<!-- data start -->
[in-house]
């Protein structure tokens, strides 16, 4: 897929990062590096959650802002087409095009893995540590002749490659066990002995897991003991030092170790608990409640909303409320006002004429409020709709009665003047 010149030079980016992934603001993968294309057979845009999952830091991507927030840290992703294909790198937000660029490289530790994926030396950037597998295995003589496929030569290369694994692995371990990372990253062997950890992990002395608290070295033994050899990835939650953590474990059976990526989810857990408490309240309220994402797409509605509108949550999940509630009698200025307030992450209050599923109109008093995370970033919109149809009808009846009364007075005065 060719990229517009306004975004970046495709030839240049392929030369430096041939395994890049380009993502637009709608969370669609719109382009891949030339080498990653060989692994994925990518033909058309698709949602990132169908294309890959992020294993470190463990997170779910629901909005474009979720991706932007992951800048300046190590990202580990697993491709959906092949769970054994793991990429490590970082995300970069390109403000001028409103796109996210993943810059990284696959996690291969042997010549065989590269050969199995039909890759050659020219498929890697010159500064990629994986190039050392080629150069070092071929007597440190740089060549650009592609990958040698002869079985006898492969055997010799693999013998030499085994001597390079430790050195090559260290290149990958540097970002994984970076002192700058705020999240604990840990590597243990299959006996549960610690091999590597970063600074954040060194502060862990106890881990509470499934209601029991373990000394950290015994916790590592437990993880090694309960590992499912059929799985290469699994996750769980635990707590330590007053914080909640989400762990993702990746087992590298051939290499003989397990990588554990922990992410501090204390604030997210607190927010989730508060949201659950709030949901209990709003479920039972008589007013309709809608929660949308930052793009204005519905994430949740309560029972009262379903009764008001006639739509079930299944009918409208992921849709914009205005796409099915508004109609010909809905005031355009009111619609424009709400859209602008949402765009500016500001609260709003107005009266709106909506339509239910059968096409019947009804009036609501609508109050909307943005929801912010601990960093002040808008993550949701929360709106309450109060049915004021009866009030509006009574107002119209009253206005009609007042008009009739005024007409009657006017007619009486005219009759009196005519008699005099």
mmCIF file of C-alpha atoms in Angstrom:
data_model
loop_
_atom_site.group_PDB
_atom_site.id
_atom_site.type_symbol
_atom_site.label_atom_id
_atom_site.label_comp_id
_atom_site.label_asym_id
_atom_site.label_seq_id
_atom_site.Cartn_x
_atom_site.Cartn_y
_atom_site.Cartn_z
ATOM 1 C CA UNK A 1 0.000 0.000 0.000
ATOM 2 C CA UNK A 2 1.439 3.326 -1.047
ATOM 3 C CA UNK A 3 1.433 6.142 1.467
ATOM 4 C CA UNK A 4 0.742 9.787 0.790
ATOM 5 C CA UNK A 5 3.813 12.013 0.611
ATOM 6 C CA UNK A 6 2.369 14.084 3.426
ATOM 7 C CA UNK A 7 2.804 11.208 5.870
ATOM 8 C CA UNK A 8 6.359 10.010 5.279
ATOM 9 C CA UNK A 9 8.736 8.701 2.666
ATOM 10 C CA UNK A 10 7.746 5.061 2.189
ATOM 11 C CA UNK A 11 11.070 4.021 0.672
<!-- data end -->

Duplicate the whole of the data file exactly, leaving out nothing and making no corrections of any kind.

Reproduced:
[in-house]
């Protein structure tokens, strides 16, 4: 897929990062590096959650802002087409095009893995540590002749490659066990002995897991003991030092170790608990409640909303409320006002004429409020709709009665003047 010149030079980016992934603001993968294309057979845009999952830091991507927030840290992703294909790198937000660029490289530790994926030396950037597998295995003589496929030569290369694994692995371990990372990253062997950890992990002395608290070295033994050899990835939650953590474990059976990526989810857990408490309240309220994402797409509605509108949550999940509630009698200025307030992450209050599923109109008093995370970033919109149809009808009846009364007075005065 060719990229517009306004975004970046495709030839240049392929030369430096041939395994890049380009993502637009709608969370669609719109382009891949030339080498990653060989692994994925990518033909058309698709949602990132169908294309890959992020294993470190463990997170779910629901909005474009979720991706932007992951800048300046190590990202580990697993491709959906092949769970054994793991990429490590970082995300970069390109403000001028409103796109996210993943810059990284696959996690291969042997010549065989590269050969199995039909890759050659020219498929890697010159500064990629994986190039050392080629150069070092071929007597440190740089060549650009592609990958040698002869079985006898492969055997010799693999013998030499085994001597390079430790050195090559260290290149990958540097970002994984970076002192700058705020999240604990840990590597243990299959006996549960610690091999590597970063600074954040060194502060862990106890881990509470499934209601029991373990000394950290015994916790590592437990993880090694309960590992499912059929799985290469699994996750769980635990707590330590007053914080909640989400762990993702990746087992590298051939290499003989397990990588554990922990992410501090204390604030997210607190927010989730508060949201659950709030949901209990709003479920039972008589007013309709809608929660949308930052793009204005519905994430949740309560029972009262379903009764008001006639739509079930299944009918409208992921849709914009205005796409099915508004109609010909809905005031355009009111619609424009709400859209602008949402765009500016500001609260709003107005009266709106909506339509239910059968096409019947009804009036609501609508109050909307943005929801912010601990960093002040808008993550949701929360709106309450109060049915004021009866009030509006009574107002119209009253206005009609007042008009009739005024007409009657006017007619009486005219009759009196005519008699005099």
mmCIF file of C-alpha atoms in Angstrom:
data_model
loop_
_atom_site.group_PDB
_atom_site.id
_atom_site.type_symbol
_atom_site.label_atom_id
_atom_site.label_comp_id
_atom_site.label_asym_id
_atom_site.label_seq_id
_atom_site.Cartn_x
_atom_site.Cartn_y
_atom_site.Cartn_z
ATOM 1 C CA UNK A 1 0.000 0.000 0.000
ATOM 2 C CA UNK A 2 1.439 3.326 -1.047
ATOM 3 C CA UNK A 3 1.433 6.142 1.467
ATOM 4 C CA UNK A 4 0.742 9.787 0.790
ATOM 5 C CA UNK A 5 3.813 12.013 0.611
ATOM 6 C CA UNK A 6 2.369 14.084 3.426
ATOM 7 C CA UNK A 7 2.804 11.208 5.870
ATOM 8 C CA UNK A 8 6.359 10.010 5.279
ATOM 9 C CA UNK A 9 8.736 8.701 2.666
ATOM 10 C CA UNK A 10 7.746 5.061 2.189
ATOM 11 C CA UNK A 11 11.070 4.021 0.672